The Attorney General's Office has launched an investigation into Syams Tax Services. They say recruiters targeted the most vulnerable in their money making scheme.
Texas Attorney General Greg Abbott says recruiters with Syam Tax Services, a company out of Dallas, have been canvassing churches and senior centers for elderly people. More than 200 victims have fallen prey to the scheme.
"They tell the victims they are entitled to free money through a federal funds stimulus program," Abbott said.
Victims fill out the paperwork which includes social security numbers, bank accounts and other private information and hand it to Syam. The bogus tax returns are then filed with the IRS.
Weeks later it sends half of the money to Syam Tax Service and the other half to the victim.
"The IRS is even sometimes holding the innocent seniors liable to repay the entire amount that was scammed," Abbott said "They have taken advantage of disabled people, people on social security, low income people and that's not right."
The IRS and the Better Business Bureau have also launched investigations into Syam's wrongdoing.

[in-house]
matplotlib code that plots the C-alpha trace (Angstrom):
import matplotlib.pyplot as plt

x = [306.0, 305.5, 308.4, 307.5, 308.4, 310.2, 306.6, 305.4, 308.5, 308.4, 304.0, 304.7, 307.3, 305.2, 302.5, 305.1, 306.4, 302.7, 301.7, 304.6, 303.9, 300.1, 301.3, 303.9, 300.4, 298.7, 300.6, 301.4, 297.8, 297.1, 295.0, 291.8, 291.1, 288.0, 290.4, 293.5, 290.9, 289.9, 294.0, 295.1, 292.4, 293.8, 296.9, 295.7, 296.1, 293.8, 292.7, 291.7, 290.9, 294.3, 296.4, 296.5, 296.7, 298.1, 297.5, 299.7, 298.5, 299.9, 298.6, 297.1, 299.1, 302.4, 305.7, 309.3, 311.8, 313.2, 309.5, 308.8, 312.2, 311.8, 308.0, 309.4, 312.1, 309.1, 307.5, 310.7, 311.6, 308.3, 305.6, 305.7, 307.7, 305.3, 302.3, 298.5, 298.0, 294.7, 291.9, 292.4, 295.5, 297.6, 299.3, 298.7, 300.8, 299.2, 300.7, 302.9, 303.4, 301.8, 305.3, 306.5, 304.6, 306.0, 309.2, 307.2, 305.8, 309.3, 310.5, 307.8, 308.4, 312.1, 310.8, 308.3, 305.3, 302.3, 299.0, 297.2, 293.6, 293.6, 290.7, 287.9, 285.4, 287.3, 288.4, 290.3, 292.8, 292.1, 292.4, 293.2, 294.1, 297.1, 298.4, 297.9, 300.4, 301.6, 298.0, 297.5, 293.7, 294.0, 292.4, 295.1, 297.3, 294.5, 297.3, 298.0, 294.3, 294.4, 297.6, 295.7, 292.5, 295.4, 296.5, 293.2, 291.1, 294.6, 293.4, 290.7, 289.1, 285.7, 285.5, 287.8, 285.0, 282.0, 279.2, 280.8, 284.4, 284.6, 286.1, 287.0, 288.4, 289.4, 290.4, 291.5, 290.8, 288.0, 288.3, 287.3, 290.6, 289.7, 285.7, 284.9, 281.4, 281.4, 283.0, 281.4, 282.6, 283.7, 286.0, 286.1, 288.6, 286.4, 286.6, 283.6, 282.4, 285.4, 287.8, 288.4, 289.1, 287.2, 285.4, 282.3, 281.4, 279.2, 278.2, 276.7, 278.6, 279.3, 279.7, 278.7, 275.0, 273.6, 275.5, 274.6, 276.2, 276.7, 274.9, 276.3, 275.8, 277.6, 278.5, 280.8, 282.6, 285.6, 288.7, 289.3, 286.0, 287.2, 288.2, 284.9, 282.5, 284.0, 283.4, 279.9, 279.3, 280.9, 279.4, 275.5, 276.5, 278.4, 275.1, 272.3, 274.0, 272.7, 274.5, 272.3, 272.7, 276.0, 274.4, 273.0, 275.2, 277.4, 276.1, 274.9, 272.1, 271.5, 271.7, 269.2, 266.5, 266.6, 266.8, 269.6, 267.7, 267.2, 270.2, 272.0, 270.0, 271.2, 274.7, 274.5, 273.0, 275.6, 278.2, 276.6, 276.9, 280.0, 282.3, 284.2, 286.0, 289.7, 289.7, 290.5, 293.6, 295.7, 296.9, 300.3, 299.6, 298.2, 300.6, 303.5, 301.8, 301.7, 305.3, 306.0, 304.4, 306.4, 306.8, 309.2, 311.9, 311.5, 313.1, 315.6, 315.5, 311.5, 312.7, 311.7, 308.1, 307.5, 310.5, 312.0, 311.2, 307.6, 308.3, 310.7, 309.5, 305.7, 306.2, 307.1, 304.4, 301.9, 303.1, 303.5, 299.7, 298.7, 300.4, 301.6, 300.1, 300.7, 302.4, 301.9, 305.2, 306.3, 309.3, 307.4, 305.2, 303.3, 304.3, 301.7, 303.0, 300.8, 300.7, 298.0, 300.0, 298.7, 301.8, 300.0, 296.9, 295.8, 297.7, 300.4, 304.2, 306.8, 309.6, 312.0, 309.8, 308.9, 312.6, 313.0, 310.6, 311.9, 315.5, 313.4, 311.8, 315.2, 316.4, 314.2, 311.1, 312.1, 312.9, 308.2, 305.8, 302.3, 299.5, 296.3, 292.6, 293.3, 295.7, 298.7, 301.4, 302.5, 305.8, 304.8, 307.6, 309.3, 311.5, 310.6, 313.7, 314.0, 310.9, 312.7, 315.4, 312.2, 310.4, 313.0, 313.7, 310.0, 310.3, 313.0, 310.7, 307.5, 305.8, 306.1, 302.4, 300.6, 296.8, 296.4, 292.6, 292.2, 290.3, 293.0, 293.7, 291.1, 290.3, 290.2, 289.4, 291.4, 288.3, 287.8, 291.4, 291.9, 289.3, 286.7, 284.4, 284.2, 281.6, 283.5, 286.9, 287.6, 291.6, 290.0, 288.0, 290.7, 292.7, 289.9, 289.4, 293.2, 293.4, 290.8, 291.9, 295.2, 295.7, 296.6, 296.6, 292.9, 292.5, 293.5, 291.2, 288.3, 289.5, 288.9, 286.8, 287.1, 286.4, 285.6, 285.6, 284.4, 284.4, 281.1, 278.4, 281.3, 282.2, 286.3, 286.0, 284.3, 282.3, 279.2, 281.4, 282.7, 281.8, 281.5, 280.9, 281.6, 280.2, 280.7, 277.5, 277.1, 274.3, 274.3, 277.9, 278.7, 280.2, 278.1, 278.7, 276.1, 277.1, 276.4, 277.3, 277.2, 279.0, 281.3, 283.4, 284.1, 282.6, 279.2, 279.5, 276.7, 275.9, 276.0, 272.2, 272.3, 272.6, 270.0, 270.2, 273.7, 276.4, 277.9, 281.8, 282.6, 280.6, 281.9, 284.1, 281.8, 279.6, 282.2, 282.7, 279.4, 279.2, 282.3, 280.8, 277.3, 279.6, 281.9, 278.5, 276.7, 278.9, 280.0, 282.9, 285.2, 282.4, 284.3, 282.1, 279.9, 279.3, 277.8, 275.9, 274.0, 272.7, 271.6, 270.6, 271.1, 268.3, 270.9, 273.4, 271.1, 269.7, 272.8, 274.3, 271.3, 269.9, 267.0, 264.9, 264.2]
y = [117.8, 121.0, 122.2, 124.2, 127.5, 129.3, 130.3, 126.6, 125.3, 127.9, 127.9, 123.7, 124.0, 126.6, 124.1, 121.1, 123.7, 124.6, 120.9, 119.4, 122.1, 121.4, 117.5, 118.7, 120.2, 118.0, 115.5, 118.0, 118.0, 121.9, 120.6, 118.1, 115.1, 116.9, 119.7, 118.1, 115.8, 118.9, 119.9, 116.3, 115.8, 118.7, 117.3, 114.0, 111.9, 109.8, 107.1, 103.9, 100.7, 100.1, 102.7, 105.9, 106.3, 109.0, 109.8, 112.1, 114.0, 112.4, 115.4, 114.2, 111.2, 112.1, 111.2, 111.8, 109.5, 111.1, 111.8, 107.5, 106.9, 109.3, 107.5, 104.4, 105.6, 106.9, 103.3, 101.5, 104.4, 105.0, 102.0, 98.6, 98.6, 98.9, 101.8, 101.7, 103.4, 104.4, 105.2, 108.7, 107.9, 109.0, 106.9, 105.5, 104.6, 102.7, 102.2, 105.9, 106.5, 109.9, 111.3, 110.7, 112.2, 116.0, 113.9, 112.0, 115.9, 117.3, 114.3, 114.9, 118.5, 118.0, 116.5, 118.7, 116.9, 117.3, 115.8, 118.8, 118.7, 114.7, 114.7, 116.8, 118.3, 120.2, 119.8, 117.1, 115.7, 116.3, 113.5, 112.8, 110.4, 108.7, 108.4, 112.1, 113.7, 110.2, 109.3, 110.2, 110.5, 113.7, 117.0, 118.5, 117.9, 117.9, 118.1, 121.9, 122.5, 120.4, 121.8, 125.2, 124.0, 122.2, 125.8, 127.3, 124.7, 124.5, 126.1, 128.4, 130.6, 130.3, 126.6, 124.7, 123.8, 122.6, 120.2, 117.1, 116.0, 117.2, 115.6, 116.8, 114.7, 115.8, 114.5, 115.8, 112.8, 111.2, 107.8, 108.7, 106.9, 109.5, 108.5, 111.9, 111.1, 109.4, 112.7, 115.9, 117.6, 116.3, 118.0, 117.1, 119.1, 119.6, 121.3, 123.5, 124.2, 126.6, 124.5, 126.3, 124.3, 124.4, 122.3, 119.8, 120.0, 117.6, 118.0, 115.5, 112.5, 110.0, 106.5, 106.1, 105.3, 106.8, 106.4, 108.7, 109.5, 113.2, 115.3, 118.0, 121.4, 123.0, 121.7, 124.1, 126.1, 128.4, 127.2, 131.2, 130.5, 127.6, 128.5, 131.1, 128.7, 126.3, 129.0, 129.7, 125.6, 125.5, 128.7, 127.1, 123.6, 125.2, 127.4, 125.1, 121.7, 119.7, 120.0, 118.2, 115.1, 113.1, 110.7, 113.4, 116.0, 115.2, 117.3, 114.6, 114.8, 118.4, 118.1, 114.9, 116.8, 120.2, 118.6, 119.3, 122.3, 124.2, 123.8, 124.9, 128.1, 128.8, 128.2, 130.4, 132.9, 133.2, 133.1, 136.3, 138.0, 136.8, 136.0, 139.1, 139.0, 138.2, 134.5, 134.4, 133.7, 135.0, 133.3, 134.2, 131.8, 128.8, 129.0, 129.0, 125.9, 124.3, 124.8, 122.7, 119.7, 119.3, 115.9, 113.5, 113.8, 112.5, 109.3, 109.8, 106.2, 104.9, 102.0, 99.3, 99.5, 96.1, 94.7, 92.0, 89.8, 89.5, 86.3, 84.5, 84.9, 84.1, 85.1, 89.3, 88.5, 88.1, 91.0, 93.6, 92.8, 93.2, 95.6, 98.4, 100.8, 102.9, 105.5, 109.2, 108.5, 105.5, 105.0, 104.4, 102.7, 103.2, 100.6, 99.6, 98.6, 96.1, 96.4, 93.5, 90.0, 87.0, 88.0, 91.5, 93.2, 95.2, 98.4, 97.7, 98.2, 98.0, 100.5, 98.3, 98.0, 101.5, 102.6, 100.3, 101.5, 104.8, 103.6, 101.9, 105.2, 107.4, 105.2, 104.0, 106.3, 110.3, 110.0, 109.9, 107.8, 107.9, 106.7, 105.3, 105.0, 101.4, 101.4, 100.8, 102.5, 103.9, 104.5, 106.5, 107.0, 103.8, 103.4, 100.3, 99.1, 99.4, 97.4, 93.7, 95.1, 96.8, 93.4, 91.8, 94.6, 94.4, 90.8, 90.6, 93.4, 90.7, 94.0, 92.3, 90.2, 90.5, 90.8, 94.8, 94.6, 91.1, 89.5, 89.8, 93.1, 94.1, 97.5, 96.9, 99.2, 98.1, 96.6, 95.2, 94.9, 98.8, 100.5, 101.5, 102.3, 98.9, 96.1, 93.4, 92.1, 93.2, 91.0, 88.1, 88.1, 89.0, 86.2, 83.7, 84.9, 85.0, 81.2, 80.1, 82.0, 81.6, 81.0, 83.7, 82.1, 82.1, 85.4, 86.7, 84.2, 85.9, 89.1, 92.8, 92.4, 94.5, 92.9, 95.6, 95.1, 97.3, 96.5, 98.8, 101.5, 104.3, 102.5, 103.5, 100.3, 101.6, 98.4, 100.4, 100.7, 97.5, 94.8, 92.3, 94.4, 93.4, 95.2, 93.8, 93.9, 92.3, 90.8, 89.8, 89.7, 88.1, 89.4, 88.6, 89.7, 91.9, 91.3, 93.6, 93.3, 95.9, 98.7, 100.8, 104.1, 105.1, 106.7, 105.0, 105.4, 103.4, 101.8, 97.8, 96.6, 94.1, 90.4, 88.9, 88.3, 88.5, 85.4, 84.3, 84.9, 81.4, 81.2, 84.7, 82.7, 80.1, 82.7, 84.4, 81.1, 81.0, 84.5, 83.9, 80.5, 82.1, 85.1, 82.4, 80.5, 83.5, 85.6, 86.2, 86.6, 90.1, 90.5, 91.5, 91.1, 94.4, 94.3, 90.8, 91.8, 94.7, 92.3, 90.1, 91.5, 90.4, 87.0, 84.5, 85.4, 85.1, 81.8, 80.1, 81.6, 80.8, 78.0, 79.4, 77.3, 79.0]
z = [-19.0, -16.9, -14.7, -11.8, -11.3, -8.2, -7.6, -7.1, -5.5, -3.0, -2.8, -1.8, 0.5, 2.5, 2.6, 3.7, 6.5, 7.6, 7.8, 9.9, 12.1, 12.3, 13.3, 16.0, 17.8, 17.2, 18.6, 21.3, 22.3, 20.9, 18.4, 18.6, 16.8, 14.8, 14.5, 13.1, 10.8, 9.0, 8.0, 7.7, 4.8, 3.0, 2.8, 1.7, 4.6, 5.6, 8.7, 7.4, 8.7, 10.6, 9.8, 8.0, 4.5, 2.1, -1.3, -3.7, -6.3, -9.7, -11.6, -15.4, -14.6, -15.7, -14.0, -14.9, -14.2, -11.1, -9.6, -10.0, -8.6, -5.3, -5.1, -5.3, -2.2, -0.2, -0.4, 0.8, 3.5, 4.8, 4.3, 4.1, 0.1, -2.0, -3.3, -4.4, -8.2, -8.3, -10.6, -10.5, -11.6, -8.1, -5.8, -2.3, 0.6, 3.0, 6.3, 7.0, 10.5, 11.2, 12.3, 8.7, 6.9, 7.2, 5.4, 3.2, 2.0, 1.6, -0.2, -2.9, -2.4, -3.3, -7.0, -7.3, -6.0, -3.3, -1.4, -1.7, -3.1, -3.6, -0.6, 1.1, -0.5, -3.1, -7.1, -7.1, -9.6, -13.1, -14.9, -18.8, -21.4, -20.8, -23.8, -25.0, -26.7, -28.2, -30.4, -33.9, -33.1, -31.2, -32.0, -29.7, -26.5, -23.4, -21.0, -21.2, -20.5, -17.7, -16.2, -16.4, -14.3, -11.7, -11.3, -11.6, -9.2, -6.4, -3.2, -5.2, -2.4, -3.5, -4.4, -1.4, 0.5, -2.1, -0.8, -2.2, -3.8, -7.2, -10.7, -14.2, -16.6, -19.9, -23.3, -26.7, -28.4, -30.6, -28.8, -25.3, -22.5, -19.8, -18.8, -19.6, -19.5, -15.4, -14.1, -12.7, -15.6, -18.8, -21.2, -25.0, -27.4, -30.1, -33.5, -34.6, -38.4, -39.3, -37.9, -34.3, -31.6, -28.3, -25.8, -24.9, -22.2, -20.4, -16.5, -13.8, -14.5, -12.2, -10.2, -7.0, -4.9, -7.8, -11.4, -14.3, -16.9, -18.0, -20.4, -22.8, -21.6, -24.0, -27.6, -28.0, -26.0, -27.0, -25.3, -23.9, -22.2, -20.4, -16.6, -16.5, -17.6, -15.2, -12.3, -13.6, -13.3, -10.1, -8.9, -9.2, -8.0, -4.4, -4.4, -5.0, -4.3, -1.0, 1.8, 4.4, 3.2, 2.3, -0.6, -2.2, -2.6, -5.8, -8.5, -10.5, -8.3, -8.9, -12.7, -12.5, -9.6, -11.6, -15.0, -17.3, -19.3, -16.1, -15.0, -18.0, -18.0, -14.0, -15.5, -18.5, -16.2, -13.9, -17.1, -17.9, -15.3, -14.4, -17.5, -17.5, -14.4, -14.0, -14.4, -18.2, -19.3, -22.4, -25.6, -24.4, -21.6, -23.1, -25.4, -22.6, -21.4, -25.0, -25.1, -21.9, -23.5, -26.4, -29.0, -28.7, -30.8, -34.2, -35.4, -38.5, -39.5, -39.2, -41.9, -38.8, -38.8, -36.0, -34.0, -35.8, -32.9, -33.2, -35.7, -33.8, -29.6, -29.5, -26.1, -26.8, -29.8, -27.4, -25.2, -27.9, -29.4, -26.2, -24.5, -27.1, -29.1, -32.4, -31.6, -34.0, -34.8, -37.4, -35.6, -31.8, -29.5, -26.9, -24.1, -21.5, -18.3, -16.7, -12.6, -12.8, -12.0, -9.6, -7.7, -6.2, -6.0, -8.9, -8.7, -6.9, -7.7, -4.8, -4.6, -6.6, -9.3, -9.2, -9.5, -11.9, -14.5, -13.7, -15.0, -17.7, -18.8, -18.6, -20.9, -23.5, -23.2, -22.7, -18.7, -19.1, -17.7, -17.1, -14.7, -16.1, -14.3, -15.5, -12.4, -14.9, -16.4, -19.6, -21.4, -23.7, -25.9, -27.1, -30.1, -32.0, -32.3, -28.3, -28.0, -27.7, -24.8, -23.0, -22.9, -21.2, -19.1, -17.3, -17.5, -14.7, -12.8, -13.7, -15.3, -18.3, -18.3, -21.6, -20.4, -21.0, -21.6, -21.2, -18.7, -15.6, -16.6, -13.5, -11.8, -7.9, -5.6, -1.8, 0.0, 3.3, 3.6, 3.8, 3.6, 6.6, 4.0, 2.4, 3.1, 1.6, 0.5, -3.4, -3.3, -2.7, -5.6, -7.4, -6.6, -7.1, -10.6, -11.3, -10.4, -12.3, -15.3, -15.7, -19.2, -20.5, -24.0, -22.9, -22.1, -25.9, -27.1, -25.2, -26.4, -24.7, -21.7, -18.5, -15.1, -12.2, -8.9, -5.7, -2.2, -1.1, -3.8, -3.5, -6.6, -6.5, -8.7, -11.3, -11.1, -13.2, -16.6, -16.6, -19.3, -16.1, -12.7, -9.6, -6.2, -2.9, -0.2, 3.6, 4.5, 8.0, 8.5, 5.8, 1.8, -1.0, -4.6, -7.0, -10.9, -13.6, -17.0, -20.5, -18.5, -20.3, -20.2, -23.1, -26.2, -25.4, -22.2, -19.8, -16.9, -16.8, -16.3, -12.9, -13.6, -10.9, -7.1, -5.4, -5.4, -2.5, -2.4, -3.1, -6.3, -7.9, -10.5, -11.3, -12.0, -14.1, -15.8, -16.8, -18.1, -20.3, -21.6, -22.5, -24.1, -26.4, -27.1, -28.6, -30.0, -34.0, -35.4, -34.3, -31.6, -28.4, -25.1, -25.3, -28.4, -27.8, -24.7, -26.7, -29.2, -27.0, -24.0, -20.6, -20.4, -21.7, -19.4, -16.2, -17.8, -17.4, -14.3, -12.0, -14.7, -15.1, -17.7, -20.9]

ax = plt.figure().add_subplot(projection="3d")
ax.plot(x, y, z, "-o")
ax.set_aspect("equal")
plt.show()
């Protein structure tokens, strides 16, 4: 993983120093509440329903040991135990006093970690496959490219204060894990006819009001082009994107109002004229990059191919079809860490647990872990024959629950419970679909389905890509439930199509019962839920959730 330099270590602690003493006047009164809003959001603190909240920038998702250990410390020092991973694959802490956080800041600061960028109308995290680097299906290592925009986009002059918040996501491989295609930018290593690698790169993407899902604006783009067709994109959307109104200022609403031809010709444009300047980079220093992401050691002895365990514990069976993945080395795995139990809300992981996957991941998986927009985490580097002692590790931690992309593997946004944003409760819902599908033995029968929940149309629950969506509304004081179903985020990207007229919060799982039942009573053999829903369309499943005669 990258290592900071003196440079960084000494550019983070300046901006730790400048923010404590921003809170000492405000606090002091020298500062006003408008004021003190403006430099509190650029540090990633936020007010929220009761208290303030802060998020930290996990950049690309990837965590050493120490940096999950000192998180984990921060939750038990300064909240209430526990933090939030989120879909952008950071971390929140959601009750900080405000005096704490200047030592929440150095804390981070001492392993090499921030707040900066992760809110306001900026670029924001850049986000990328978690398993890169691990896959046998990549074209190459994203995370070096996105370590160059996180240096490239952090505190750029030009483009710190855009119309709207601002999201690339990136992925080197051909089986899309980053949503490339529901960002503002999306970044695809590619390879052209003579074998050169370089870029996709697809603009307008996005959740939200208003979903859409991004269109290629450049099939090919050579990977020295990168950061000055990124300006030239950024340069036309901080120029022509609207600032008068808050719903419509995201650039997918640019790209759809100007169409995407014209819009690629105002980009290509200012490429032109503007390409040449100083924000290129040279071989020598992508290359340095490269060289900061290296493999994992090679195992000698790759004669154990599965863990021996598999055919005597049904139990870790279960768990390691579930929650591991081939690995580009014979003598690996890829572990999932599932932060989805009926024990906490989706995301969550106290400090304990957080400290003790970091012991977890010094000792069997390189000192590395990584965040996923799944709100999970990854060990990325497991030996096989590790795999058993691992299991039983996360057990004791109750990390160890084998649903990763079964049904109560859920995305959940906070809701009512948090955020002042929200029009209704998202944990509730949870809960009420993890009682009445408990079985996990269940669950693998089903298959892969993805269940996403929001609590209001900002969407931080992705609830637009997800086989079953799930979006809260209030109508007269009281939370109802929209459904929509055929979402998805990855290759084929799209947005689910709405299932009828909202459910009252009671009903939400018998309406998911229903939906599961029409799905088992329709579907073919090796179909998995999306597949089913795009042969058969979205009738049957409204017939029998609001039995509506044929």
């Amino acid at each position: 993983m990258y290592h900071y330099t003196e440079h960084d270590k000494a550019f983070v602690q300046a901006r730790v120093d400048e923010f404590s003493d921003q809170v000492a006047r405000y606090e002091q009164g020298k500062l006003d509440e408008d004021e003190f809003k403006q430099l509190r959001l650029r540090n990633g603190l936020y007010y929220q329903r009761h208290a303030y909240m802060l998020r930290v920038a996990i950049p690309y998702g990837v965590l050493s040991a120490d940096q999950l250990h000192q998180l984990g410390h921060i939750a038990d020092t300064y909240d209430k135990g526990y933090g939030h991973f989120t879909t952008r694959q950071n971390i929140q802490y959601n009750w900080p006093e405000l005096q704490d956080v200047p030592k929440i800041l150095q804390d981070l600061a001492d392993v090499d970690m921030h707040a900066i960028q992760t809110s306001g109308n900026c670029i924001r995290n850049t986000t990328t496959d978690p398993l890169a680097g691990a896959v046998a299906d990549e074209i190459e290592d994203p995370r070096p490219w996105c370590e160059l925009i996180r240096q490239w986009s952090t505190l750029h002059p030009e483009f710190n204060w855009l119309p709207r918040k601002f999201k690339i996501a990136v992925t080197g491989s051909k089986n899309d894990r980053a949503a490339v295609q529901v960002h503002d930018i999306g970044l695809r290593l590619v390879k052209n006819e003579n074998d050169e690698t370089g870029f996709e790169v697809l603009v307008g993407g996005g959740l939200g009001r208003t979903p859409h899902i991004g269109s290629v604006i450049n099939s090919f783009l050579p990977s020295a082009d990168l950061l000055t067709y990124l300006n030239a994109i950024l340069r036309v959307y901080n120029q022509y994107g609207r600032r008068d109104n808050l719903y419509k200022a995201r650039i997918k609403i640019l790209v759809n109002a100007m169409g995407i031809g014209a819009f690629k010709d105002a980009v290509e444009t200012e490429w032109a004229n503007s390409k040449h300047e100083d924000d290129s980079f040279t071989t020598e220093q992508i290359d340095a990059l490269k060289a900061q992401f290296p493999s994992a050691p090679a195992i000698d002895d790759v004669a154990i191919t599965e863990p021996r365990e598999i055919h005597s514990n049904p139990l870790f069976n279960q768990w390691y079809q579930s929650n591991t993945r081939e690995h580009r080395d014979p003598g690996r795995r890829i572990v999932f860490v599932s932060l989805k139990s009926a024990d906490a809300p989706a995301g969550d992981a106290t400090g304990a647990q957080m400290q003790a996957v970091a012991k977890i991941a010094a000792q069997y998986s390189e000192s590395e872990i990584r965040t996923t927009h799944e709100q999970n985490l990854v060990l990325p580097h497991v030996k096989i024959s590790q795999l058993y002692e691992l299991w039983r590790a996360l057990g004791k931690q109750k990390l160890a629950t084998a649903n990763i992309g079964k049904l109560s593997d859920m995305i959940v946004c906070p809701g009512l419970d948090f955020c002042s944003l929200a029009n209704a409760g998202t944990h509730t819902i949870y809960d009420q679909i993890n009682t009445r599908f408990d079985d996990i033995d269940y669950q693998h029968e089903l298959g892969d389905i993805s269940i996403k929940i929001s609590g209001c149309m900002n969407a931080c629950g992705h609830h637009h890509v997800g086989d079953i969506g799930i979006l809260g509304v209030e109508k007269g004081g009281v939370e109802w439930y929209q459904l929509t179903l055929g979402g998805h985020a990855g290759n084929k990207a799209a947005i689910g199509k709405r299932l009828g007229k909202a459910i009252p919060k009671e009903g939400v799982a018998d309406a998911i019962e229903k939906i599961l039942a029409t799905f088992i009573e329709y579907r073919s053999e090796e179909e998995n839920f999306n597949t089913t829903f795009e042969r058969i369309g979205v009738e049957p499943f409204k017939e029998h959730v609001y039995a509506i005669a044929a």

In the meantime Abbott is reminding those most vulnerable that there isn't a federal stimulus benefit for low-income social security recipients. He advises everyone filing returns to be vigilant, especially with tax season in the coming months.
To avoid becoming a tax scam victim, the Office of the Attorney General urges Texans to take several steps before hiring a tax return preparation professional:
• Ask for the tax preparer's credentials.
• Check with the Better Business Bureau for complaints against the tax preparer.
• Verify whether the tax preparer is a certified public accountant.
• Make sure the business is open year-round in the event clients need to ask follow-up questions about their returns.
• Read the tax return carefully before signing it. Never sign a form with spaces left blank.
Texans who believe their identity was stolen should take the following actions:
• File a police report with the local law enforcement agency and keep a copy of that report. Many banks and credit agencies require such a report before they will acknowledge that a theft has occurred.
• Obtain an ID Theft Kit from the Texas Attorney General's Office.
• Contact the three primary credit reporting bureaus and request a security alert or freeze placed on the report.
• Request a copy of the credit report and review it for unauthorized account activity.
• Report unauthorized charges and accounts to the appropriate credit issuers and credit bureaus immediately by phone and in writing. Cancel the accounts.
• Immediately cancel credit and debit cards and get replacements if a purse or wallet was stolen. Put a "stop payment" on all lost or stolen checks.
• Free credit reports – Texans are able to obtain free copies of their credit report and can request one report from each of the three major bureaus. To order free copies of their credit report, Texans can go online at www.annualcreditreport.com or call (877) 322-8228.